Strike issues: replacement labour, leave, public holidays, benefits Presented by: Michelle Naidoo Norton Rose South Africa. Introduction Sustainability is the capacity to endure
Strike issues: replacement labour, leave, public holidays,
Norton Rose South Africa
Section 186(2), LRA
“An unfair labour practice means any unfair conduct or omission that arises between an employer and an employee involving unfair conduct by the employer relating to promotion, demotion, probation (excl. disputes about dismissals for reasons relating to probation) or training of an employee or relating to the provision of benefits to an employee.”
What constitutes a benefit?
Hospersa and another vs Northern Cape Provincial Administration
 21 ILJ 1066 (LAC)
Issue: Whether failure by the employer to pay an acting allowance, in the absence of any agreement, was an unfair labour practice?
Held: Unfair labour practice concerned only with disputes of right arising ex contractu or ex lege. No right existed, therefore no unfair labour practice.
Protekon (Pty) Ltd vs CCMA & others
 7 BLLR 703 (LC)
Issue:Whether travel concessions constituted a benefit?
Whether the withdrawal thereof was an unfair labour practice?
Held:The travel concession constituted a benefit.
Although remuneration does not constitute a benefit, the categories of benefits that fall within the scope of Section 186 are not finite.
Disputes over the provision of benefits fall into two categories:
• benefits not presently enjoyed by employees; or
• the fairness of the employer’s conduct in relation to the provision of benefits
Schoeman vs Samsung Electronics (Pty) Ltd
 10 BLLR 1364 (LC)
Held:Remuneration is different from benefits. A benefit is something extra apart from remuneration.
Gaylard vs Telkom South Africa Limited
 9 BLLR 942 (LC)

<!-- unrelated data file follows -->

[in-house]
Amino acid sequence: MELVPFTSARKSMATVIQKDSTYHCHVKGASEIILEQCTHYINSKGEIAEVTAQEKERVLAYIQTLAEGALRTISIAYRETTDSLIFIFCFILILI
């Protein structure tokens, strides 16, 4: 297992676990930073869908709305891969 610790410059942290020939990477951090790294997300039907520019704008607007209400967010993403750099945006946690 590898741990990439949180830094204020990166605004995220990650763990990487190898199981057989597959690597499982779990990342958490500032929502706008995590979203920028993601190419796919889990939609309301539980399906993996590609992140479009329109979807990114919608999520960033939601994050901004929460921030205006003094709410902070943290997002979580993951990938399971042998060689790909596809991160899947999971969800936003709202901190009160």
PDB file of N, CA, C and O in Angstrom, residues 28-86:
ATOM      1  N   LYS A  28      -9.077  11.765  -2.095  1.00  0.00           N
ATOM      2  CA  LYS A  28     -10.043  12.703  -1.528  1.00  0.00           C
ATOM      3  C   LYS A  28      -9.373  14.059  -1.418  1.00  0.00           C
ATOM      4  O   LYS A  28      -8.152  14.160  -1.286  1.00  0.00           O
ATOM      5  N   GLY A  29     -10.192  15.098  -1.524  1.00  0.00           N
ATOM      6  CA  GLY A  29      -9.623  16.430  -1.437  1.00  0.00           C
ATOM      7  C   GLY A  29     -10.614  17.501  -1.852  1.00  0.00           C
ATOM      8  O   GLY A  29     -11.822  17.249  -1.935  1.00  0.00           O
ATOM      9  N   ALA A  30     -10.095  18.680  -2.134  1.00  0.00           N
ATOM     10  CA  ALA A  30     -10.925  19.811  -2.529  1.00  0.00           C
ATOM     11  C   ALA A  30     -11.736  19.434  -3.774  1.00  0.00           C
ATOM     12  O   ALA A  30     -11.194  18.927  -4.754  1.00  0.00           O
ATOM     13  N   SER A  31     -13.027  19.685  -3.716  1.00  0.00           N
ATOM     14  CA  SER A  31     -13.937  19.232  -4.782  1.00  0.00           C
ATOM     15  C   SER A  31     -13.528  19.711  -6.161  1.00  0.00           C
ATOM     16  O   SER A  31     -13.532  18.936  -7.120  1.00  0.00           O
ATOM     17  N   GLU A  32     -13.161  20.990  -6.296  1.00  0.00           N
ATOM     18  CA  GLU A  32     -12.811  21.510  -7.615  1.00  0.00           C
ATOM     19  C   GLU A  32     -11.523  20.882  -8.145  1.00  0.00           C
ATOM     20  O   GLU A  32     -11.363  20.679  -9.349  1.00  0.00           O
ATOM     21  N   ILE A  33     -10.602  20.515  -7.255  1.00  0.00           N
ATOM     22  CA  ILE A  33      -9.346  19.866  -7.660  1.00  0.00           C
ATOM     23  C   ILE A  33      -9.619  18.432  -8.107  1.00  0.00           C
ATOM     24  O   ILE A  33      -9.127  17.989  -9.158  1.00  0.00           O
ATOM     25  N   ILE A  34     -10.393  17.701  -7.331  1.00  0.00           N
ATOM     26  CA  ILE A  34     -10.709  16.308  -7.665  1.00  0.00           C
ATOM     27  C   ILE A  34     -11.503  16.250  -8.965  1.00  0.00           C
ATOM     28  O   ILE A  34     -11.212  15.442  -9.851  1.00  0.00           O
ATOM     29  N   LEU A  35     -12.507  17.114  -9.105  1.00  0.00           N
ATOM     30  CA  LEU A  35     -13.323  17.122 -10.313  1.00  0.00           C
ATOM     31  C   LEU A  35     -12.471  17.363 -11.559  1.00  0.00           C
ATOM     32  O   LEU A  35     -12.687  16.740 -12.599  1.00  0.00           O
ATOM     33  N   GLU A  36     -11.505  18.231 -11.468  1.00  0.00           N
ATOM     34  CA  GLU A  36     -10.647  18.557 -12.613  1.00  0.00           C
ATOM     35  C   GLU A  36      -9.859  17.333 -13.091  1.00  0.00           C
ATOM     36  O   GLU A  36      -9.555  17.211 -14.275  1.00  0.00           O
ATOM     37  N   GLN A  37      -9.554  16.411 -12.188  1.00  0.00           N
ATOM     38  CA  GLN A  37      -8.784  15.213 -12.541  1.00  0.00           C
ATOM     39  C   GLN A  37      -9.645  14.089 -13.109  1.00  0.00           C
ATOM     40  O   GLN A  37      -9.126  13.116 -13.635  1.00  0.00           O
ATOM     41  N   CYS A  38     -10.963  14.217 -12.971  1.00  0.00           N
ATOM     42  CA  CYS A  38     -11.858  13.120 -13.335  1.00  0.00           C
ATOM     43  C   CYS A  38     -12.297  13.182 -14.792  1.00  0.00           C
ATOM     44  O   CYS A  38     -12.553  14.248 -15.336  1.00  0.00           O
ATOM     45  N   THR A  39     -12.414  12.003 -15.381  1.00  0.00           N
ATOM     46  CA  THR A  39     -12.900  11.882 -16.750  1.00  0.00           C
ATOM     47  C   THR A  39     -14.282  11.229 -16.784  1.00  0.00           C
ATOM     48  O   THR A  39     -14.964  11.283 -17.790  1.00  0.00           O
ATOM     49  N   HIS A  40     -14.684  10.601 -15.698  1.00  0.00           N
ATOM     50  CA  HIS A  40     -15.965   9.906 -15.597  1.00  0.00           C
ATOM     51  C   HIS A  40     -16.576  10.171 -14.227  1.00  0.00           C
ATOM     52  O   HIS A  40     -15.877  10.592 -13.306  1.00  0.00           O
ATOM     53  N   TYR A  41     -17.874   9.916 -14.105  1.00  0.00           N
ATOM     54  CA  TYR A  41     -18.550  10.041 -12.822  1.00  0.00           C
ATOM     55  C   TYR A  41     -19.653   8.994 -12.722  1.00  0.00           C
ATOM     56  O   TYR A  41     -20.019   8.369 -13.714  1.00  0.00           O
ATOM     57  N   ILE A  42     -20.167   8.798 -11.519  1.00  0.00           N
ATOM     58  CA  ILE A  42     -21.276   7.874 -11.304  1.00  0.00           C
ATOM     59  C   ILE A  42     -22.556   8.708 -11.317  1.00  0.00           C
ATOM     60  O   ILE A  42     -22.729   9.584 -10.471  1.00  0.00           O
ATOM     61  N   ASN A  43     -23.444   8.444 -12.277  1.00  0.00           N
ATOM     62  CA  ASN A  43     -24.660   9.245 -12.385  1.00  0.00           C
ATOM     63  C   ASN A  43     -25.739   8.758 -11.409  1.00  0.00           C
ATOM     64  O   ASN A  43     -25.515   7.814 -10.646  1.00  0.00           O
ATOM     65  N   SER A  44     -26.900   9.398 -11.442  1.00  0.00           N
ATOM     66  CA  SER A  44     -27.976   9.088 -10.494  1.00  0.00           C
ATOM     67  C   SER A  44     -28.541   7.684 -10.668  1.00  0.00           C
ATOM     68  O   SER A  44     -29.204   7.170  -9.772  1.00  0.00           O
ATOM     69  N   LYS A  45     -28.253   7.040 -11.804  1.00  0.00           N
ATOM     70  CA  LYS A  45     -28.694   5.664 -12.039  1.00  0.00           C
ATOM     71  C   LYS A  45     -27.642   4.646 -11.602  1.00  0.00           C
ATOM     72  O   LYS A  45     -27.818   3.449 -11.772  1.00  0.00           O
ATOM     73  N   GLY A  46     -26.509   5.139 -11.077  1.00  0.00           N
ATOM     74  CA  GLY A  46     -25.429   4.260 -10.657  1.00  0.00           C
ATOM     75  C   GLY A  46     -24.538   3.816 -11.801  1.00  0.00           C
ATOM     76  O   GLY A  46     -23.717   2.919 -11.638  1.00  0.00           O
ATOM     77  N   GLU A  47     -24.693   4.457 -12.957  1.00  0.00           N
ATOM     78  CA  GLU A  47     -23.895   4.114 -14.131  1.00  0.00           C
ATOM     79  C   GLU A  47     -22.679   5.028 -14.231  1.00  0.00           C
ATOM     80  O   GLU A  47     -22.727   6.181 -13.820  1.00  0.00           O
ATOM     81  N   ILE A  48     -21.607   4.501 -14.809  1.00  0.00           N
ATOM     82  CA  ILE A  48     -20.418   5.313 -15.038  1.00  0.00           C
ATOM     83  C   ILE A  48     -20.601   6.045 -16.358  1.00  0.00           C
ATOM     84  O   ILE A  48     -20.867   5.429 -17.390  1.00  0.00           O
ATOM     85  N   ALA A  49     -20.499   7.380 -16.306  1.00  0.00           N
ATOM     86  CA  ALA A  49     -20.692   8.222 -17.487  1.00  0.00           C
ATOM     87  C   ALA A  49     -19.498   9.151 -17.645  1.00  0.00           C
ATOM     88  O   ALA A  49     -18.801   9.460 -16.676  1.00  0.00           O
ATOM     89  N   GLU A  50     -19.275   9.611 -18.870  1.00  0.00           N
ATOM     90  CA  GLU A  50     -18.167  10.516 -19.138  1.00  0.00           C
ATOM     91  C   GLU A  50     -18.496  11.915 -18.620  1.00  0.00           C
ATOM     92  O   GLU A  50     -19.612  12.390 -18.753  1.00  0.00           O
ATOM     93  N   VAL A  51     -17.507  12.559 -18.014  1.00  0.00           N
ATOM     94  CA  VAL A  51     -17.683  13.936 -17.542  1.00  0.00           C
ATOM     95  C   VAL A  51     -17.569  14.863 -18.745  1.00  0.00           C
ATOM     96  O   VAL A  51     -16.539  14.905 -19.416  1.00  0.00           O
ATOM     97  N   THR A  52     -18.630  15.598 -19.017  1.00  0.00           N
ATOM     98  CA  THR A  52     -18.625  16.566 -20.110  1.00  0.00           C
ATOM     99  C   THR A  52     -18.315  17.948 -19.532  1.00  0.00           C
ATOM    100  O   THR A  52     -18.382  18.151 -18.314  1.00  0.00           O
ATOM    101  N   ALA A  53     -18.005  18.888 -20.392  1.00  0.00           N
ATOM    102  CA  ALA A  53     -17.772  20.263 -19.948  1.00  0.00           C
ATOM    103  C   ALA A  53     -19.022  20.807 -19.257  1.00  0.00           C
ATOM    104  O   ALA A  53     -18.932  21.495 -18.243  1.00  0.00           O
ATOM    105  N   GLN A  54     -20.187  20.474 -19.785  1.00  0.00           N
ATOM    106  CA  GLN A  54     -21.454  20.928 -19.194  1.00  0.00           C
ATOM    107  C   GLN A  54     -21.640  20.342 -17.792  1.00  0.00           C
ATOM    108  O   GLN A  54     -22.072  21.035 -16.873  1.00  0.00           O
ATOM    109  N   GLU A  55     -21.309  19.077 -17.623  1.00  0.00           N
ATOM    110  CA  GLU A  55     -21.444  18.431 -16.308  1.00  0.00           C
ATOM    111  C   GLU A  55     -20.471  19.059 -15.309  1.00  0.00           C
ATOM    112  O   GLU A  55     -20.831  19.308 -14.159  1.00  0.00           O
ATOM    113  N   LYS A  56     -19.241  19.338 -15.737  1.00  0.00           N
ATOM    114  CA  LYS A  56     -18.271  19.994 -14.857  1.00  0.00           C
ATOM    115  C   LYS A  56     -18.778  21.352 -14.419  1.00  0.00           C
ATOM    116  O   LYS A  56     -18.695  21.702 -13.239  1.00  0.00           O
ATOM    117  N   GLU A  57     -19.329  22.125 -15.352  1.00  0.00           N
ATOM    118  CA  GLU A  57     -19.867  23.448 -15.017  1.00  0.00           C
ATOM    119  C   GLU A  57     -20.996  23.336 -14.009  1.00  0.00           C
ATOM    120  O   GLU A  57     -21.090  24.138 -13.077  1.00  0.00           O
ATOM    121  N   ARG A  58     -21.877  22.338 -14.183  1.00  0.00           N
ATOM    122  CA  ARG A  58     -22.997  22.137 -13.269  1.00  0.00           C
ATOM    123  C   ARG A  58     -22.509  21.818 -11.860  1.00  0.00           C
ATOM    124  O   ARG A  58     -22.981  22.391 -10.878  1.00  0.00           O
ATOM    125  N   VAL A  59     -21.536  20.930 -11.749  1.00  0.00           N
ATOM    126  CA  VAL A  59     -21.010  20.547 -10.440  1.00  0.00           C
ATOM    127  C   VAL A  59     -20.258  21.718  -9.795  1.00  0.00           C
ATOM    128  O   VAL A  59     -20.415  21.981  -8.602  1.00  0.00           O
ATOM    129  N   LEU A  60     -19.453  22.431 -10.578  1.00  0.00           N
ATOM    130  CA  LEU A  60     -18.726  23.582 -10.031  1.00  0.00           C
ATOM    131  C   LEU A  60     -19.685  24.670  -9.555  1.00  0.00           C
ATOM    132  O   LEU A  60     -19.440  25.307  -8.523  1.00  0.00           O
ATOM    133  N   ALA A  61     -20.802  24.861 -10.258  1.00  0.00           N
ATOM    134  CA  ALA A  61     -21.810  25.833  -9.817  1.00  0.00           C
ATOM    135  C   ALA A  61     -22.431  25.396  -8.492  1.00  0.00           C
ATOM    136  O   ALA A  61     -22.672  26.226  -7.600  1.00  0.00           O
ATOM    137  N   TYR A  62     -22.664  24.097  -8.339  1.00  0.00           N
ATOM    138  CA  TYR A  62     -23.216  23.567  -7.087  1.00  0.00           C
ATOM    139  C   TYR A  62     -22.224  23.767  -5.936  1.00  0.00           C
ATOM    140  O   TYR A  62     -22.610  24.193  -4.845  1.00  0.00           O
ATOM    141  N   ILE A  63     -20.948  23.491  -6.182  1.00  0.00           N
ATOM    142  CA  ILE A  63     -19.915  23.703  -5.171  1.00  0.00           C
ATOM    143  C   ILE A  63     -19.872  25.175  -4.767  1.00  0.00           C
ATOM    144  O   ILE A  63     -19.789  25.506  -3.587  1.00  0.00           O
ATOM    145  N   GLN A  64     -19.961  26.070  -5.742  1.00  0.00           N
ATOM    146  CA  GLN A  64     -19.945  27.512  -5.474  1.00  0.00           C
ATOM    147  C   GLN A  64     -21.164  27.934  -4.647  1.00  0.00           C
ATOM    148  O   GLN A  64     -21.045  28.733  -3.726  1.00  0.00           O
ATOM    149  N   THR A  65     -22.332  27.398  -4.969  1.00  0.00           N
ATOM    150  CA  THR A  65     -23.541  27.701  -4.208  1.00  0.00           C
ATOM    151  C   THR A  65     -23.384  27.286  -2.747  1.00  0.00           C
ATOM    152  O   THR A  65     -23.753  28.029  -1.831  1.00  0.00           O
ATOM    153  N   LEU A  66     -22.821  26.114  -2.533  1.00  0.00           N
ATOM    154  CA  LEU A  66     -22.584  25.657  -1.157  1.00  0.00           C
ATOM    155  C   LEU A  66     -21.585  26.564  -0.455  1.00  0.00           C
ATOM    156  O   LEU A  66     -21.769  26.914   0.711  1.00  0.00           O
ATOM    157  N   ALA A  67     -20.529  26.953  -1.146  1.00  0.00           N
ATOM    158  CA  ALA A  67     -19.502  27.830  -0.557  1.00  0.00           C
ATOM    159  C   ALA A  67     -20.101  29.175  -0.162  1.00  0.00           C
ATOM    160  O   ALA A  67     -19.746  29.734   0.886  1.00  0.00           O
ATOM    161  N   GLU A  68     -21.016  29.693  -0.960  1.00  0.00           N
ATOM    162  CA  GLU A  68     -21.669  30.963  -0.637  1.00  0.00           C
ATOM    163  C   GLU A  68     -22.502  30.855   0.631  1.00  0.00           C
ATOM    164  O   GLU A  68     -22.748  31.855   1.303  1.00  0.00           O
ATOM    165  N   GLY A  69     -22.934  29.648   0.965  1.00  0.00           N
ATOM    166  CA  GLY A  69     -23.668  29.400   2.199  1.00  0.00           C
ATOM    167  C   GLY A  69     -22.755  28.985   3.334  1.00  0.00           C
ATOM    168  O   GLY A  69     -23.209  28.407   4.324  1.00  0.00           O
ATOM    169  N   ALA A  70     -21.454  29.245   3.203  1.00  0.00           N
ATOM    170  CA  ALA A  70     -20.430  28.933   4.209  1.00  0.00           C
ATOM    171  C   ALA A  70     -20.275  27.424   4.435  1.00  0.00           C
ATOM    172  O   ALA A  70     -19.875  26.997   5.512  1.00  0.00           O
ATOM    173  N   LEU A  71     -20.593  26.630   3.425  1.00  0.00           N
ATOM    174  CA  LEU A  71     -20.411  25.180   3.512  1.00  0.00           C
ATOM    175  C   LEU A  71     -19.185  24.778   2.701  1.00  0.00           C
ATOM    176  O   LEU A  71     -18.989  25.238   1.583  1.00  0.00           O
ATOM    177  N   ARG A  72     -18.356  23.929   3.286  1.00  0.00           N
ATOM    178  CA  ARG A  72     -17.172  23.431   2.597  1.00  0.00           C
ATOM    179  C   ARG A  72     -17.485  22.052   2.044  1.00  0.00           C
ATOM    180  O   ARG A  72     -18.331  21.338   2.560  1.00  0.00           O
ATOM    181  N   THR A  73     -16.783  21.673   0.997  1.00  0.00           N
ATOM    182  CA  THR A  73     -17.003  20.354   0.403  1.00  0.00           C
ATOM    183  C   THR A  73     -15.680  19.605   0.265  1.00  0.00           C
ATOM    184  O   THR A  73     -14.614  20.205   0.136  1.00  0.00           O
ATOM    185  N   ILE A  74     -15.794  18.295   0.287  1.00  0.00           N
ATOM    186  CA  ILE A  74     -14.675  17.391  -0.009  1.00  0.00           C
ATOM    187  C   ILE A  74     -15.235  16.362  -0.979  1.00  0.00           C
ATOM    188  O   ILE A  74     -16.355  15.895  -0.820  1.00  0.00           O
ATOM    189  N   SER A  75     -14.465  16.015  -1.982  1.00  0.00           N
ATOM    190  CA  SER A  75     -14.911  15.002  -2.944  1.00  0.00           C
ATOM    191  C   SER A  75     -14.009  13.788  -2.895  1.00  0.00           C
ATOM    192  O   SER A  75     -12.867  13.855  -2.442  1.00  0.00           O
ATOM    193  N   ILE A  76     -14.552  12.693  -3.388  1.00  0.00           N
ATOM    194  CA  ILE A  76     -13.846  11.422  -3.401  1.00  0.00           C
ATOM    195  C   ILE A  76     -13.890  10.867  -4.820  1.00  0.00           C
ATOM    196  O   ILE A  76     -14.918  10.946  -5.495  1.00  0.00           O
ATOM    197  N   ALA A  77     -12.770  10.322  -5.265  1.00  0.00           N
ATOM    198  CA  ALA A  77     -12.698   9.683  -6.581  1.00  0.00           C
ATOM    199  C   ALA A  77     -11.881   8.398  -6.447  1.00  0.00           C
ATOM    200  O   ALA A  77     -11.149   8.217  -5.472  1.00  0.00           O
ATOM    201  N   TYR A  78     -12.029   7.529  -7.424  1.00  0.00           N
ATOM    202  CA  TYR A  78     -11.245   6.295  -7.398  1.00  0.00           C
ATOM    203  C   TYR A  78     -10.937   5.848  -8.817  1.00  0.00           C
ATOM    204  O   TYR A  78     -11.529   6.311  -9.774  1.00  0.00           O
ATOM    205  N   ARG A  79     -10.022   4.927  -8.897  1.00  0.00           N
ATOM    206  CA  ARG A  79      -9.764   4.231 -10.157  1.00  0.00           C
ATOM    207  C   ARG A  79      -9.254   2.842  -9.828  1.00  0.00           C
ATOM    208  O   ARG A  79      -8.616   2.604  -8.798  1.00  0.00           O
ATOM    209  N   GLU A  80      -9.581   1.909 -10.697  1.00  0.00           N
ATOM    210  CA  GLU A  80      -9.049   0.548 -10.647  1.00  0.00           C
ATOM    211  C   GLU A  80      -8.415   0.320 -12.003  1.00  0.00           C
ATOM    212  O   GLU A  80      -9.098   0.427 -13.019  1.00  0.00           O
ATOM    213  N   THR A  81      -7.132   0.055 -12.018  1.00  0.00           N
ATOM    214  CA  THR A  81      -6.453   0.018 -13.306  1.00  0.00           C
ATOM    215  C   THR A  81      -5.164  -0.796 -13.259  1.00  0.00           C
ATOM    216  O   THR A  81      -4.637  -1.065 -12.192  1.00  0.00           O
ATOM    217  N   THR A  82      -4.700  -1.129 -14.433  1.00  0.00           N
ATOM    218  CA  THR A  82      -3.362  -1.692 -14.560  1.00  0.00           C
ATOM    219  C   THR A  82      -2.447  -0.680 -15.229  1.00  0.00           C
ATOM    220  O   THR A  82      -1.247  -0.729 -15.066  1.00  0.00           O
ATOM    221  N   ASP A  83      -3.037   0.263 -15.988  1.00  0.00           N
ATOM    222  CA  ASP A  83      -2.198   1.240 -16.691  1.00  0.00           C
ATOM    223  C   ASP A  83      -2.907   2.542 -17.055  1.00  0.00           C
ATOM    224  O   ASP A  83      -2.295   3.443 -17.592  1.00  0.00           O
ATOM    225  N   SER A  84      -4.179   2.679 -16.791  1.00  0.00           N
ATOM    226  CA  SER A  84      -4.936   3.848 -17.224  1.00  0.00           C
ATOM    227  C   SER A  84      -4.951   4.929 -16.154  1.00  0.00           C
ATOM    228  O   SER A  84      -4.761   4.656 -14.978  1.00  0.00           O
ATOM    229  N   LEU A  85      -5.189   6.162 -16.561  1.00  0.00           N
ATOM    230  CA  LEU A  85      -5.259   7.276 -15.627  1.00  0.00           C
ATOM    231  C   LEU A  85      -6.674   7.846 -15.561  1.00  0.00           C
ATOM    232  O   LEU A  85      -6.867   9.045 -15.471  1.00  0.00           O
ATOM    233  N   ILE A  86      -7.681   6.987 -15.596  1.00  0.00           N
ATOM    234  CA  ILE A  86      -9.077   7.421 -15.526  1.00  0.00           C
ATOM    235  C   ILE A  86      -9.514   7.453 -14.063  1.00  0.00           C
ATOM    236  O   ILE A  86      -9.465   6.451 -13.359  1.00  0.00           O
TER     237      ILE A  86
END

Held:A claim for accumulated leave pay is not a benefit.
Nampak Products Ltd t/a Nampak Corrugated Containers v Paper, Printing and Wood Allied Workers’ Union
 13 ILJ 1292 (ARB)
Held:Statutory payments such as leave, are suspended if:
(a)employees were not receiving or entitled to receive remuneration; or
(b)not actually working under the supervision of the employer; or
(c)not assisting the employer in the carrying on of the business.
The employer was therefore entitled to disregard the period of strike action in calculating leave pay.
Section 76, LRA
(1)An employer may not take into employment any person-
(a)to continue or maintain production during a protected strike if whole or a part of the employer’s service has been designated a maintenance service; or
(b)for the purpose of performing the work of any employee who is locked out, unless the lock-out is in response to a strike.
(2)For the purpose of this section, ‘take into employment’ includes engaging the services of a temporary employment service or an independent contractor.
“Take into employment” has been interpreted to mean that employers may not employ new persons to replace striking employees on a temporary or permanent basis. An employer may use its existing employees to continue with operations.
The aim is to discourage employers from resorting to an offensive lock-out and to discourage employees from resorting to strike action.